Page:The Outline of History Vol 1.djvu/244

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It is stated by Aristotle to have supplied the first currency. In the collection of letters found at Tel-el-Amarna, addressed to and from Amenophis III (already mentioned) and his successor Amenophis IV, one from a Hittite king promises iron as an extremely valuable gift. Gold, then as now, was the most precious and therefore most portable, security. In early Egypt silver was almost as rare as gold until after the XVIIIth Dynasty. Later the general standard of value in the Eastern world became silver, measured by weight.

To begin with, metals were handed about in ingots and weighed at each transaction. Then they were stamped to indicate their fineness and guarantee their purity. The first recorded coins were minted about 600 b.c. in Lydia, a gold-producing country in the west of Asia Minor. The first-known gold coins were minted in Lydia by Crœsus, whose name has become a proverb for wealth; he was conquered, as we shall tell later, by that same Cyrus the Persian who took Babylon in 539 b.c. But very probably coined money had been used in Babylonia before that time. The "sealed shekel," a stamped piece of silver, came very near to being a coin. The promise to pay so much silver or gold on "leather" (= parchment) with the seal of some established firm is probably as old or older than coinage. The Carthaginians used such "leather money." We know very little of the way in which small traffic was conducted. Common people, who in those ancient times were in dependent positions, seem to have had no money at all; they did their business by barter. Early Egyptian paintings show this going on.[1]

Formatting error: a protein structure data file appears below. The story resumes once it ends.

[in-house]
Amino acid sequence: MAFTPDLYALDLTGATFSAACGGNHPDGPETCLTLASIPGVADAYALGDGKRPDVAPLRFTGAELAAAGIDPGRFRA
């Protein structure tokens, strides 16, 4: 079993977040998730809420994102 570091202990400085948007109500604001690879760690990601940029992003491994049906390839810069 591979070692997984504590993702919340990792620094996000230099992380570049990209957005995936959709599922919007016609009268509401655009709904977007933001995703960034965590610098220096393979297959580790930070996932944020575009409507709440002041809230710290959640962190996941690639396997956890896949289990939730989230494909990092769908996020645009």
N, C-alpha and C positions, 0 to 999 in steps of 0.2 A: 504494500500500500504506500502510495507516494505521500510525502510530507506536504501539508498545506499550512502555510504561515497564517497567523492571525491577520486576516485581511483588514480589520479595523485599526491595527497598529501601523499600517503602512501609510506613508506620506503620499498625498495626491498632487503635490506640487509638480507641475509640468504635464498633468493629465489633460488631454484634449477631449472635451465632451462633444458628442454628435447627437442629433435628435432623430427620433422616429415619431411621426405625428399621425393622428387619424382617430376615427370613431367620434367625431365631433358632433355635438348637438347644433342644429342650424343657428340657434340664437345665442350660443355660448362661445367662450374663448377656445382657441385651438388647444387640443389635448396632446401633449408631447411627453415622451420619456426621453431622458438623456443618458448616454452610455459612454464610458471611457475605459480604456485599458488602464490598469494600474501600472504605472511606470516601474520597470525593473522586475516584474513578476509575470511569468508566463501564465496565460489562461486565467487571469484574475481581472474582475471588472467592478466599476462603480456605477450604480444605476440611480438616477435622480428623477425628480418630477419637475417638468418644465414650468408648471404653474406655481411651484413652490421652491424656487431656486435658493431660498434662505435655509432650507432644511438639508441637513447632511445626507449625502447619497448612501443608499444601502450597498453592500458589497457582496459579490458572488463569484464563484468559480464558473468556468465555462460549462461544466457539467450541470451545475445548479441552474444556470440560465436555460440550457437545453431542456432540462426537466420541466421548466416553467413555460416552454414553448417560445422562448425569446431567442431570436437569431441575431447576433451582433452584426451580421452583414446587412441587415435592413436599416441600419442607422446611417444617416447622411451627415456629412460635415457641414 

§ 5

When one realizes the absence of small money or of any conveniently portable means of exchange in the pre-Alexandrian world, one perceives how impossible was private travel in those days.[2] The first "inns"—no doubt a sort of caravanserai—

  1. The earliest coinage of the west coast of Asia Minor was in electrum, a mixture of gold and silver, and there is an interesting controversy as to whether the first issues were stamped by cities, temples, or private bankers. — P. G.
  2. Small change was in existence before the time of Alexander. The Athenians had a range of exceedingly small silver coins running almost down to the size of a